Film vs Digital Cinematography: What's the Difference?
What you need to know about the differences between our digital cinematography and film curriculum.
Full Sail University's deep roots in entertainment, unique teaching style, and impressive alumni have earned us a reputation as an incredible place to come to learn how to become a filmmaker. But if you're considering attending Full Sail for Film & Television, you might have questions about which area of study is right for you: film or digital cinematography?
Here, we'll clear up how each curriculum is different in terms of format, equipment, collaboration, and career goals with Program Directors Jeff Planck (Film), and Bob Truett (Digital Cinematography).
Online vs Campus
One of the first major differences between the two is where you'll be learning; film studies are on campus and digital cinematography is completed online.
A Creative Playground
On campus film students are surrounded by creative environments that are modeled after the real thing, from our Dolby-approved dubbing stage to a working production office. That also includes several professional soundstages where you can film in-studio scenes designed to your exact needs, and with two construction mills, students can also build custom set pieces right on campus. In the backlot, outdoor building facades create backdrops for a variety of environments, including a gas station, loading dock, nightclub, and different unique architecture styles from around the world.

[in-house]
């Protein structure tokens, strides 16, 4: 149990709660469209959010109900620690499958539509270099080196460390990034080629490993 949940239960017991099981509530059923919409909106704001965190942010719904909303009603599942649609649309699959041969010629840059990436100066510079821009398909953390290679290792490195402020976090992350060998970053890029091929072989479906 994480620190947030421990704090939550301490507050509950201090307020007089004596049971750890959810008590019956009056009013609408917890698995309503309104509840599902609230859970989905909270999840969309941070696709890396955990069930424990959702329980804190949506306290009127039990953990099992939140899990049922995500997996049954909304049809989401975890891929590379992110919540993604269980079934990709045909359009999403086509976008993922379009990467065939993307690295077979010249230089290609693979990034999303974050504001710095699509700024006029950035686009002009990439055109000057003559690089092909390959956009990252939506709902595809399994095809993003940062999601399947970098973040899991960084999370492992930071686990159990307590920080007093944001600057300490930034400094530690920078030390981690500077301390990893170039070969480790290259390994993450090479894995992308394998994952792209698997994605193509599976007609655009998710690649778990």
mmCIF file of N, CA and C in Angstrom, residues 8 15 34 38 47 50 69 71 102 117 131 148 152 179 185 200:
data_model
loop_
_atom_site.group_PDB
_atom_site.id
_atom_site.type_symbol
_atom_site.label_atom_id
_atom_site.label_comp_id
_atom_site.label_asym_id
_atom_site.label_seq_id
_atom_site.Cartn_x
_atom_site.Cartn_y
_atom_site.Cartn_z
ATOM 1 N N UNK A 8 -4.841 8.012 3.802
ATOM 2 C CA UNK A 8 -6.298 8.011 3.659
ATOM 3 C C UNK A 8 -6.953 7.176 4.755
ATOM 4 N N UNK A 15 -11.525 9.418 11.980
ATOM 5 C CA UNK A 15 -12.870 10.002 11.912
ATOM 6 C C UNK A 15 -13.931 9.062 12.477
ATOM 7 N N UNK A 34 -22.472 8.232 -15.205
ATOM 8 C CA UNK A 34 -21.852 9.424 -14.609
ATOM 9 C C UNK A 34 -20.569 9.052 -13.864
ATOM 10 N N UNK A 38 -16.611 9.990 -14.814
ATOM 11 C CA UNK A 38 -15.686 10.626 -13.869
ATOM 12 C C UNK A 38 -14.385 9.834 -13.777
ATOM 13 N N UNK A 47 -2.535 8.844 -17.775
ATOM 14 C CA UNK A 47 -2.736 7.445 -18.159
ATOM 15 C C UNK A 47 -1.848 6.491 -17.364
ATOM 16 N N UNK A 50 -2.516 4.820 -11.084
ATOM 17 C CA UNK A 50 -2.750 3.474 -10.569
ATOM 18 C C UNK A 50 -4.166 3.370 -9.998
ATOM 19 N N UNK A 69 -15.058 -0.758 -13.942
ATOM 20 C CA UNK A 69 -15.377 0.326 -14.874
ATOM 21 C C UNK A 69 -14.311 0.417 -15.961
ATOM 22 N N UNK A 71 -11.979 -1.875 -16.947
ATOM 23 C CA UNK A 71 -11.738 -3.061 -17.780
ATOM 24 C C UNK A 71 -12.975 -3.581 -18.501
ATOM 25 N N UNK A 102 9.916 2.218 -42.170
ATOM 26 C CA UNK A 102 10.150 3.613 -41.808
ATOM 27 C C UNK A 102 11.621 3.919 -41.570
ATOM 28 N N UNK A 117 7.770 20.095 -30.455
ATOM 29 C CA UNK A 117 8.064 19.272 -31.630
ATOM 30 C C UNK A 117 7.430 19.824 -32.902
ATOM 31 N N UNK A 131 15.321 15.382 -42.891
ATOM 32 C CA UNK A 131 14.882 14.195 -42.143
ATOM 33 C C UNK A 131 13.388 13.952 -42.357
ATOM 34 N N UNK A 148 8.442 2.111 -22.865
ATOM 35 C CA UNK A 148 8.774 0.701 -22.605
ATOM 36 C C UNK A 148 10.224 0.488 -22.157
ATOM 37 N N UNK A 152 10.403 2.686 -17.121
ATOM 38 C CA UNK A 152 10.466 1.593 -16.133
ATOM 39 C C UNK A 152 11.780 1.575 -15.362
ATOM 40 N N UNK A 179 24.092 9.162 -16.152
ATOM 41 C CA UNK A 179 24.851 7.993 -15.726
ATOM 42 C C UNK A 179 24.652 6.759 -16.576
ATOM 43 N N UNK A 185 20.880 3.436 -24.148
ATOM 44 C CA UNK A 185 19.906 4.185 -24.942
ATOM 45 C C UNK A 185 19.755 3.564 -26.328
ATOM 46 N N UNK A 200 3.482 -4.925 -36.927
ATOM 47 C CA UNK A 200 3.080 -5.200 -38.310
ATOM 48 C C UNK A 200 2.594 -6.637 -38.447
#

Film Program Director Jeff Planck also encourages students to get involved in some of the other productions happening on campus in one of Full Sail's many entertainment venues and broadcasting studios. The Full Sail University Orlando Health Fortress and Full Sail Live Venue, for example, both host several esports events, panels, award shows, and other opportunities to gain behind-the-scenes experience throughout the year.
Location. Location. Location.
And while film students may have a filmmaker's playground on campus, digital cinematography online students focus on finding their perfect location in the wild. "So in any project that you're doing, you have to make sure that you have the right location," says Digital Cinematography Program Director, Bob Truett. "It depends on what type of project it is and what type of feel you're trying to get. What is the emotional impact? What is the story all about? So you have to pick the right location."
In the Digital Cinematography courses like Art Design & Location Shooting, students learn how to contact their local film commission office and how to obtain permits unique to their specific geographical areas including releases required for talent and property owners. "This is an integral part in the process for students learning how to properly shoot their projects," says Bob. "So we try to make it as real as possible when they're working on their assignments."
Students also use what they've learned in courses like Art History, Composition of Visual Design, and Location Lighting to further enhance the visual components of their films.
Hands-on curriculum is a main focus for every area of study at Full Sail, whether on campus or online. Students get firsthand experience using the same equipment used by the pros.
For a Small, Mobile Crew